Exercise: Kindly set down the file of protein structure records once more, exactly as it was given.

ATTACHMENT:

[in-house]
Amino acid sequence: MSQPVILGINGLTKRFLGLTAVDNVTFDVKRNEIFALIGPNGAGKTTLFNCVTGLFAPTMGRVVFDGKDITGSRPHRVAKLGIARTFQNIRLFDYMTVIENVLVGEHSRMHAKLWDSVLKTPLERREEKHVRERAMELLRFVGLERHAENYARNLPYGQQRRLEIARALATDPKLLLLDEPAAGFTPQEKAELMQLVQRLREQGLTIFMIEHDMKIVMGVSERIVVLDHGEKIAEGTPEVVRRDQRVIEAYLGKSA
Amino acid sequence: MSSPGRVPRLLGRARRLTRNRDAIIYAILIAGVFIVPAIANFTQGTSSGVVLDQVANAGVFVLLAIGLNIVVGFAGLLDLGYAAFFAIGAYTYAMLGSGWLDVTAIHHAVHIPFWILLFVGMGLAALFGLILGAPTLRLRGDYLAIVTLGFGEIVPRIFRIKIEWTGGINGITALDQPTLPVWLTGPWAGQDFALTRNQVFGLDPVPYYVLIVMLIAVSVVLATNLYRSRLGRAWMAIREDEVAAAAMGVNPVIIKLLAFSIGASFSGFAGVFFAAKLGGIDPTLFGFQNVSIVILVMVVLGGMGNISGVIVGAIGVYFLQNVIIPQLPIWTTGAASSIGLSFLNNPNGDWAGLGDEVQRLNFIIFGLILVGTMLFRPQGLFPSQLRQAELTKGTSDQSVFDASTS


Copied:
[in-house]
Amino acid sequence: MSQPVILGINGLTKRFLGLTAVDNVTFDVKRNEIFALIGPNGAGKTTLFNCVTGLFAPTMGRVVFDGKDITGSRPHRVAKLGIARTFQNIRLFDYMTVIENVLVGEHSRMHAKLWDSVLKTPLERREEKHVRERAMELLRFVGLERHAENYARNLPYGQQRRLEIARALATDPKLLLLDEPAAGFTPQEKAELMQLVQRLREQGLTIFMIEHDMKIVMGVSERIVVLDHGEKIAEGTPEVVRRDQRVIEAYLGKSA
Amino acid sequence: MSSPGRVPRLLGRARRLTRNRDAIIYAILIAGVFIVPAIANFTQGTSSGVVLDQVANAGVFVLLAIGLNIVVGFAGLLDLGYAAFFAIGAYTYAMLGSGWLDVTAIHHAVHIPFWILLFVGMGLAALFGLILGAPTLRLRGDYLAIVTLGFGEIVPRIFRIKIEWTGGINGITALDQPTLPVWLTGPWAGQDFALTRNQVFGLDPVPYYVLIVMLIAVSVVLATNLYRSRLGRAWMAIREDEVAAAAMGVNPVIIKLLAFSIGASFSGFAGVFFAAKLGGIDPTLFGFQNVSIVILVMVVLGGMGNISGVIVGAIGVYFLQNVIIPQLPIWTTGAASSIGLSFLNNPNGDWAGLGDEVQRLNFIIFGLILVGTMLFRPQGLFPSQLRQAELTKGTSDQSVFDASTS